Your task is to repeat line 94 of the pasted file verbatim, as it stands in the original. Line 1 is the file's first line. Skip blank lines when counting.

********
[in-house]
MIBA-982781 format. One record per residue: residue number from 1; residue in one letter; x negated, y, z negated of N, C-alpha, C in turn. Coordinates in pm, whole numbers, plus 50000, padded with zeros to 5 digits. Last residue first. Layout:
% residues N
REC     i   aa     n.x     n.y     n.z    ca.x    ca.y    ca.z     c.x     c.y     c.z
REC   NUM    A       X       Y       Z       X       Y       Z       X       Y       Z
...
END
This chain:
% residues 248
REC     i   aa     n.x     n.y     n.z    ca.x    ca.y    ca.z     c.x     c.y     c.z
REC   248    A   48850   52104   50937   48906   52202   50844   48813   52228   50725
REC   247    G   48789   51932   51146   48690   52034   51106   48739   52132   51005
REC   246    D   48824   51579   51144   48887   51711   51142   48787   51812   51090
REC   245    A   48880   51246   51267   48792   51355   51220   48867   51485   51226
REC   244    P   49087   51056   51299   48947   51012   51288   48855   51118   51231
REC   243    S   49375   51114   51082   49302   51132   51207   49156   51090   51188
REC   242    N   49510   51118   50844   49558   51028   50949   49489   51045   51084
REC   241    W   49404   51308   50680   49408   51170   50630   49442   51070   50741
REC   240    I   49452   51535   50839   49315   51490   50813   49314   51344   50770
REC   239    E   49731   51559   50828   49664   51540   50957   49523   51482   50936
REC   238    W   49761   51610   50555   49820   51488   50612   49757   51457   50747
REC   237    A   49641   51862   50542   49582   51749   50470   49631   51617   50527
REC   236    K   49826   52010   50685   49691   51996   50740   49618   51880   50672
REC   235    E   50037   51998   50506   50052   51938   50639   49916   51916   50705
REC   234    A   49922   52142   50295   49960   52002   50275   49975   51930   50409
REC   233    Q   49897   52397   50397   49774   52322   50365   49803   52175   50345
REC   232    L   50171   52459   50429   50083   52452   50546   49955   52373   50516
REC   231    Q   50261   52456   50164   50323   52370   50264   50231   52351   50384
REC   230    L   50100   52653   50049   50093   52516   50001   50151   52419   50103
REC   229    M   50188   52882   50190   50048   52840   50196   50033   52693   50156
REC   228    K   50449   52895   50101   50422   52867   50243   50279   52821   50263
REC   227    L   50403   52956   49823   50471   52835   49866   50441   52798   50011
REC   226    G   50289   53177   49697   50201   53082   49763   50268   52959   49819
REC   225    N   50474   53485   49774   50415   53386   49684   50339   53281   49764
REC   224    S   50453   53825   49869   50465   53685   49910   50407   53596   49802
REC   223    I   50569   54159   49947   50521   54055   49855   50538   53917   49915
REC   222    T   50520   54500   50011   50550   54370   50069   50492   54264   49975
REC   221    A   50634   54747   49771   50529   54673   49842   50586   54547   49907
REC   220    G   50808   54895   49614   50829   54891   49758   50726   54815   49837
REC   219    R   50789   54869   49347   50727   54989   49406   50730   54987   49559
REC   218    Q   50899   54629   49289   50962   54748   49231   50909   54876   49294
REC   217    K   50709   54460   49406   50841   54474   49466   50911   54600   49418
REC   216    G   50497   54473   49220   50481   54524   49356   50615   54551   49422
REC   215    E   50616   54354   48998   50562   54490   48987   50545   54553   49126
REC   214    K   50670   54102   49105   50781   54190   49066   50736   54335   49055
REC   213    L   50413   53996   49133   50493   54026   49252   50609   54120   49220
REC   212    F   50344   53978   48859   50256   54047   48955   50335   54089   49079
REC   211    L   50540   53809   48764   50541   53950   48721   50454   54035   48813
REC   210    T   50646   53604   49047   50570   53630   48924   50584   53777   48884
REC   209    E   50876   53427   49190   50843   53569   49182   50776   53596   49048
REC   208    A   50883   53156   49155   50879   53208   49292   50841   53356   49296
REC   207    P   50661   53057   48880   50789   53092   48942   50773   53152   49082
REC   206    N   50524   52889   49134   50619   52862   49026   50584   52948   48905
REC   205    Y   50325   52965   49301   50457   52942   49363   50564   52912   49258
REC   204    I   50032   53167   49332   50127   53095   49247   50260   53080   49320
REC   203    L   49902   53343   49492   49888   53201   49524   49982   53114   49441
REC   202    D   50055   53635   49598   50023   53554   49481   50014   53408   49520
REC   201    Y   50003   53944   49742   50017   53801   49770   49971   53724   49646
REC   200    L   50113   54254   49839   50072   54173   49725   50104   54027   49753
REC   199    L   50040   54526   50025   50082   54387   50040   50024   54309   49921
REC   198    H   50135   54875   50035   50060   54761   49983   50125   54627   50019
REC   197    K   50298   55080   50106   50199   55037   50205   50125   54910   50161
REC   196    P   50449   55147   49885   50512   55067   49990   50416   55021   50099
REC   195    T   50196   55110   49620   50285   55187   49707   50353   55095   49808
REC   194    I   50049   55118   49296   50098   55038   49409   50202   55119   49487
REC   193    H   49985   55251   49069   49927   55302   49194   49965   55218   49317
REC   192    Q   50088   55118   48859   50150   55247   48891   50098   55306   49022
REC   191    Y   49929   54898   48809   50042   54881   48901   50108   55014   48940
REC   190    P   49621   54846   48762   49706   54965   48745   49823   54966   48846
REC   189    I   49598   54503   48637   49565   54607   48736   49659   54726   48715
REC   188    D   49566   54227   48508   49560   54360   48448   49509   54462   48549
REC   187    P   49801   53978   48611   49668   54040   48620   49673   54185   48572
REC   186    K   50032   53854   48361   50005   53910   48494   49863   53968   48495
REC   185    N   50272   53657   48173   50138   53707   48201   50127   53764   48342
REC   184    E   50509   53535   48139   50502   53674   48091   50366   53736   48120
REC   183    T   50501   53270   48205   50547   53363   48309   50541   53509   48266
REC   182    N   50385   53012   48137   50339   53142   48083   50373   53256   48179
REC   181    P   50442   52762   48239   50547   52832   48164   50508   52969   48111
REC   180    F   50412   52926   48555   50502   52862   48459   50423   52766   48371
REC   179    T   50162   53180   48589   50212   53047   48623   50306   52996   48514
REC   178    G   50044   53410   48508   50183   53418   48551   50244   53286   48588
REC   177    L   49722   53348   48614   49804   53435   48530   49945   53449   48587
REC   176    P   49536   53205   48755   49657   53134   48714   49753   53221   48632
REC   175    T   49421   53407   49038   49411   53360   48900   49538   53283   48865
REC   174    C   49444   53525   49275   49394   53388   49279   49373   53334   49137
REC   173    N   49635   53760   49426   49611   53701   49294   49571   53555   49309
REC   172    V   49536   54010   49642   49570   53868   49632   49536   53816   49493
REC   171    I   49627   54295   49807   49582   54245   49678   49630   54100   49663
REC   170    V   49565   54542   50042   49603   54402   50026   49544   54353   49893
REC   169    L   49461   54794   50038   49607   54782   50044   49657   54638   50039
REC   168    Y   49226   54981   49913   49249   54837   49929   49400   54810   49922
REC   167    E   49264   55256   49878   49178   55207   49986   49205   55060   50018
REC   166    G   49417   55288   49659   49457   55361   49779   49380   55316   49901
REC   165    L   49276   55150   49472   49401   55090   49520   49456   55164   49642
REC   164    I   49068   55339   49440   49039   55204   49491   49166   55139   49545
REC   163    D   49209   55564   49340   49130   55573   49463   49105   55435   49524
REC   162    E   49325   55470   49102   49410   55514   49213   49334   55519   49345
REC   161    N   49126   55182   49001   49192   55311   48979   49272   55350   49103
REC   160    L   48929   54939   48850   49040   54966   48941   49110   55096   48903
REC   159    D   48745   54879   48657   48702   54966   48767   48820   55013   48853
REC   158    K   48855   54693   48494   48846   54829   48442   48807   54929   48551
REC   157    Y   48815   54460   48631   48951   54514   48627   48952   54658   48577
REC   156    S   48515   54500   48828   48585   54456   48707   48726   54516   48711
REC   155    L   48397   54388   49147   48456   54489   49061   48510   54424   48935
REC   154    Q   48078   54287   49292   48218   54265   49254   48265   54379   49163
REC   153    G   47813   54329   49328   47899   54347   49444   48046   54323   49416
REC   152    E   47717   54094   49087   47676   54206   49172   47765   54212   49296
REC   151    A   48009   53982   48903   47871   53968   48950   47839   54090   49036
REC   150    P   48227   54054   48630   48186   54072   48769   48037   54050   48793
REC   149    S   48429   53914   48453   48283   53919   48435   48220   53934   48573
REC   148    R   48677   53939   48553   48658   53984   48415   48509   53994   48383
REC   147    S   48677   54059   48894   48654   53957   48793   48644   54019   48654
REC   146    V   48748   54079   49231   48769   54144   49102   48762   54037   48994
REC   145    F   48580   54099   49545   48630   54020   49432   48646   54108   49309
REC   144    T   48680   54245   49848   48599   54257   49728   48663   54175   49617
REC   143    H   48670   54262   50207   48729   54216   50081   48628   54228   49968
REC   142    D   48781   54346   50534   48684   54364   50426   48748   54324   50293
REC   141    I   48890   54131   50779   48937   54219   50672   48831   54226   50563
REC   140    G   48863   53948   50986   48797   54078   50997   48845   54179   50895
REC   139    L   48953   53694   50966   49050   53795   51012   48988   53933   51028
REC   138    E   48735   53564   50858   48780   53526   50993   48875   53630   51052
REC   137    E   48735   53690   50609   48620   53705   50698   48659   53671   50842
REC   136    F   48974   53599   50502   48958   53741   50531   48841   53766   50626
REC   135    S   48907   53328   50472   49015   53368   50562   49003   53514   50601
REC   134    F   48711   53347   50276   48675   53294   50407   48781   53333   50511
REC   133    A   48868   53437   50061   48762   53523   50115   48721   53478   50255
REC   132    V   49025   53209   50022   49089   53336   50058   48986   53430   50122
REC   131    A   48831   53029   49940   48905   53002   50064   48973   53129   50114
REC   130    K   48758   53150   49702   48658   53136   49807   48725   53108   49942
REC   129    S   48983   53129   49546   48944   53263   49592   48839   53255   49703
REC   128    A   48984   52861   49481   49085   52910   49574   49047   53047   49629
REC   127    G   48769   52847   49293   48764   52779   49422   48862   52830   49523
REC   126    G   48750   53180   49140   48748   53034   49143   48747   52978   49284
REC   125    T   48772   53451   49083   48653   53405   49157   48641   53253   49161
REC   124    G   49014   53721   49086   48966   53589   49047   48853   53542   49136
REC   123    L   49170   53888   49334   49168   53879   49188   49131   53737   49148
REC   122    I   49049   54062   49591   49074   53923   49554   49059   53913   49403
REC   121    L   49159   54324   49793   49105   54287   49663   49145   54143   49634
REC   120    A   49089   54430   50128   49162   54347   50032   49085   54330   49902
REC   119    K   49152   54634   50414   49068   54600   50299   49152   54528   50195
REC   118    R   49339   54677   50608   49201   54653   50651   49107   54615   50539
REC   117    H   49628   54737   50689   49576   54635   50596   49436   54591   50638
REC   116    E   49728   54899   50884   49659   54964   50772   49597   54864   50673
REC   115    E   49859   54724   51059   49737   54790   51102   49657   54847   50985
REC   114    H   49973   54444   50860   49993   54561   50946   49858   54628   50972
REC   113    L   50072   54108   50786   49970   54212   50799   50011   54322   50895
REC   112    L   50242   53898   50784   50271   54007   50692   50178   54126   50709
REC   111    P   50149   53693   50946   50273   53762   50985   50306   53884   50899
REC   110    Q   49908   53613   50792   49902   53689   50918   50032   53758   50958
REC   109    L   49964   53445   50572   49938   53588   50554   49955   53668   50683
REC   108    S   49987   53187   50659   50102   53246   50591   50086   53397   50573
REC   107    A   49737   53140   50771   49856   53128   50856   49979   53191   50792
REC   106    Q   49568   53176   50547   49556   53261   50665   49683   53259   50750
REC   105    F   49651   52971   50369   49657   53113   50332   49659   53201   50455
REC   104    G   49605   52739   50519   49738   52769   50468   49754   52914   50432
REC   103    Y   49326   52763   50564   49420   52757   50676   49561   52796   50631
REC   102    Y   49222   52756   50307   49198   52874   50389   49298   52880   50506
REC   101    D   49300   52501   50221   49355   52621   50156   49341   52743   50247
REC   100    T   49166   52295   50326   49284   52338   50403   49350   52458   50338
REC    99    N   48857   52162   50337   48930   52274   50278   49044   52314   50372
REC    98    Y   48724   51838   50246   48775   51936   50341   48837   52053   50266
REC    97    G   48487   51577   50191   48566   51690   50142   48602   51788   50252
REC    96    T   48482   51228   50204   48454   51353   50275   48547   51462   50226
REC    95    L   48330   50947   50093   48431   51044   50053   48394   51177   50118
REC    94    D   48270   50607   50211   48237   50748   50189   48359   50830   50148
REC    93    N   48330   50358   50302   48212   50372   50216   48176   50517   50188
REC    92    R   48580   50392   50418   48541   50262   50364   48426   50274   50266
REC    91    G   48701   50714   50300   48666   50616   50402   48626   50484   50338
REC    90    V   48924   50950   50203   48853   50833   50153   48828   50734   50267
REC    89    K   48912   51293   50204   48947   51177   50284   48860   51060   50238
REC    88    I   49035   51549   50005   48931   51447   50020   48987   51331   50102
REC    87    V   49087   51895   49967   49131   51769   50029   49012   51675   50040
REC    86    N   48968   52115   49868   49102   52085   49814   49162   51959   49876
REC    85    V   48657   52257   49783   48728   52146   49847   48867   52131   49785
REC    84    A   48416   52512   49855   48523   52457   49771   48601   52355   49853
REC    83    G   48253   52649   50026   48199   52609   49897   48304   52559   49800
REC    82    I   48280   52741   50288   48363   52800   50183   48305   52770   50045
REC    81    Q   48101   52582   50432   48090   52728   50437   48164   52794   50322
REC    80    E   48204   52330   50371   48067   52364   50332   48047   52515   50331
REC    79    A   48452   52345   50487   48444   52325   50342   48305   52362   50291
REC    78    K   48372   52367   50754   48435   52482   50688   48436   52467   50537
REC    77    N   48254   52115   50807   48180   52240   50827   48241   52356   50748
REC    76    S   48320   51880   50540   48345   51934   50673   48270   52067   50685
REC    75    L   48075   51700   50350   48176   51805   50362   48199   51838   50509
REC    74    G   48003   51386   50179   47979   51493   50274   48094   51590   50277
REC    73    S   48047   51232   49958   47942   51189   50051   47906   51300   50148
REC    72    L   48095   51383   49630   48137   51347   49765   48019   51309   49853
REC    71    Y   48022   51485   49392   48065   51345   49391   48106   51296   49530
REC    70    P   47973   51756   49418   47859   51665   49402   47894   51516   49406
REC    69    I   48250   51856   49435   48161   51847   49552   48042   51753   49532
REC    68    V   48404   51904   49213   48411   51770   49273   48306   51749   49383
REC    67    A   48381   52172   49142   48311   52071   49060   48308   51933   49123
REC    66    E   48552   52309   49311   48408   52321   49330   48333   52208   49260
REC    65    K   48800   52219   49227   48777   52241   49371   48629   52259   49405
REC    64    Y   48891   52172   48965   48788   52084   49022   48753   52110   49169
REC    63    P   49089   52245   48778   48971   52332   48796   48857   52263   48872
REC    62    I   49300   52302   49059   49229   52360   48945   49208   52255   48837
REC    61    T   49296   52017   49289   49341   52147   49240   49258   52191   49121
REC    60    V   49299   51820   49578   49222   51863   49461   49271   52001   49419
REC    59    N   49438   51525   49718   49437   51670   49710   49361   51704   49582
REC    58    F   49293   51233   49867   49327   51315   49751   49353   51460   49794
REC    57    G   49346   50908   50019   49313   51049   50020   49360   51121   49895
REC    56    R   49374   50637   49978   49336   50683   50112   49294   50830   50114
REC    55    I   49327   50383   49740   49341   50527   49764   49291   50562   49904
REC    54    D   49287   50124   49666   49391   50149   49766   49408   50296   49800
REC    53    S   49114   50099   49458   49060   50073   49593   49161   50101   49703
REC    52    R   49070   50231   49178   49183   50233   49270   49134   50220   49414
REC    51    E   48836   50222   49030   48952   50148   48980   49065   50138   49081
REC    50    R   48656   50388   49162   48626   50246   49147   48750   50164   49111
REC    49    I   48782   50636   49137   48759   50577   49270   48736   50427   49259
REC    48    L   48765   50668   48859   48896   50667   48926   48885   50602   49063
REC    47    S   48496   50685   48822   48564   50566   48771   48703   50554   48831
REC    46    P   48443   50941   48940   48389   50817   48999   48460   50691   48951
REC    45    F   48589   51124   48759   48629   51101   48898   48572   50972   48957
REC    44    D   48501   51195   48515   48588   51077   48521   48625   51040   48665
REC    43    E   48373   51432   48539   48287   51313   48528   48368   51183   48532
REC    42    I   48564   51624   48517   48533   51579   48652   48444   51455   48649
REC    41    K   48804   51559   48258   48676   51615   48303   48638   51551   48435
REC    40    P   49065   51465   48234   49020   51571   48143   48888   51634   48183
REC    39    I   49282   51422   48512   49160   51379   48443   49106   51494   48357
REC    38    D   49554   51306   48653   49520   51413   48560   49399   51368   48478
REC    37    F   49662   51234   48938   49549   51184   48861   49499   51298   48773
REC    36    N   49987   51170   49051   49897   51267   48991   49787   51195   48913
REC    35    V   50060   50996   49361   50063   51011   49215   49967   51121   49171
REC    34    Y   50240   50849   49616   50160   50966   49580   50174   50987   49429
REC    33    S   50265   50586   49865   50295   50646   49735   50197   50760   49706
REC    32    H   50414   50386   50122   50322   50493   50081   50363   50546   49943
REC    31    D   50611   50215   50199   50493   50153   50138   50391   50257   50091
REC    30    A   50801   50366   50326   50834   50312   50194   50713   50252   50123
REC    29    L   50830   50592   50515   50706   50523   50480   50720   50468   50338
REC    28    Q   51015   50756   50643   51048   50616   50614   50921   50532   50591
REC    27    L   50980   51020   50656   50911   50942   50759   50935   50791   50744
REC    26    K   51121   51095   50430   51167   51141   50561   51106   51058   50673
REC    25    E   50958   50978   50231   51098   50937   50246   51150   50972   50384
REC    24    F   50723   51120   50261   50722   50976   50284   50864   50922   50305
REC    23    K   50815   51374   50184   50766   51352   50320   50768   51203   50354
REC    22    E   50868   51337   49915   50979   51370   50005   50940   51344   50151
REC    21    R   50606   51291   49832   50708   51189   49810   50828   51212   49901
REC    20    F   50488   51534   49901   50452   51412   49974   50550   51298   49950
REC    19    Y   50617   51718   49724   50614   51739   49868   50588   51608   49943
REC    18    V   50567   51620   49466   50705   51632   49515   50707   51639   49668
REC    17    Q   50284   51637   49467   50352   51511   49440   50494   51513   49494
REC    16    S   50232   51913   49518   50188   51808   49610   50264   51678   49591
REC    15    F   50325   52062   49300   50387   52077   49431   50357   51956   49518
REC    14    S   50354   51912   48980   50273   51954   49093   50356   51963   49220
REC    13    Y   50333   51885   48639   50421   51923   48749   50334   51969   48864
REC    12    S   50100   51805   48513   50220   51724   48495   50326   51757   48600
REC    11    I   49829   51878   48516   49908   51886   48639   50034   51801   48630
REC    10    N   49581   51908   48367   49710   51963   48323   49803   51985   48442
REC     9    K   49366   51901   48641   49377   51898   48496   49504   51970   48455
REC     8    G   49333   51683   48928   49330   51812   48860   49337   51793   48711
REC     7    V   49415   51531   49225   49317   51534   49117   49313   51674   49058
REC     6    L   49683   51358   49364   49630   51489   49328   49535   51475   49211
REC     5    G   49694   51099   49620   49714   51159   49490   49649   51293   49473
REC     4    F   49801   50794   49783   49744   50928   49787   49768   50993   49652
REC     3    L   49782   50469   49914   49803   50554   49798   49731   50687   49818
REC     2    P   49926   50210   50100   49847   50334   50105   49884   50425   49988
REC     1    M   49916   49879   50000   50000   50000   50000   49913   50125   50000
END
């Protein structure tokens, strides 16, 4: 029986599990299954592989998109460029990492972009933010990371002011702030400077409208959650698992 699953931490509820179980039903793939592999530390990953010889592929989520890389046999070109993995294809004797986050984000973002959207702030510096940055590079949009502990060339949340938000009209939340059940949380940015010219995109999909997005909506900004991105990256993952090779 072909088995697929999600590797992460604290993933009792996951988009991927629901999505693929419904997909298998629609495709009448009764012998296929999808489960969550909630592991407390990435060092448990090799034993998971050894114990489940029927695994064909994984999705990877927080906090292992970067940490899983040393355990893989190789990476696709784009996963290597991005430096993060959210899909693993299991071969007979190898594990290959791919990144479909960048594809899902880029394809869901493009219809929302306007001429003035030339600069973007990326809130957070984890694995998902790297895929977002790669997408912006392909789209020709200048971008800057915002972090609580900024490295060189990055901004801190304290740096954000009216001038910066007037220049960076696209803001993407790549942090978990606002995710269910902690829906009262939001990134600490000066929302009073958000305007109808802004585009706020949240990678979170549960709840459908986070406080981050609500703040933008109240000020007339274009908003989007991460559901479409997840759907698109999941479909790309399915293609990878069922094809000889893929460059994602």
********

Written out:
REC   165    L   49276   55150   49472   49401   55090   49520   49456   55164   49642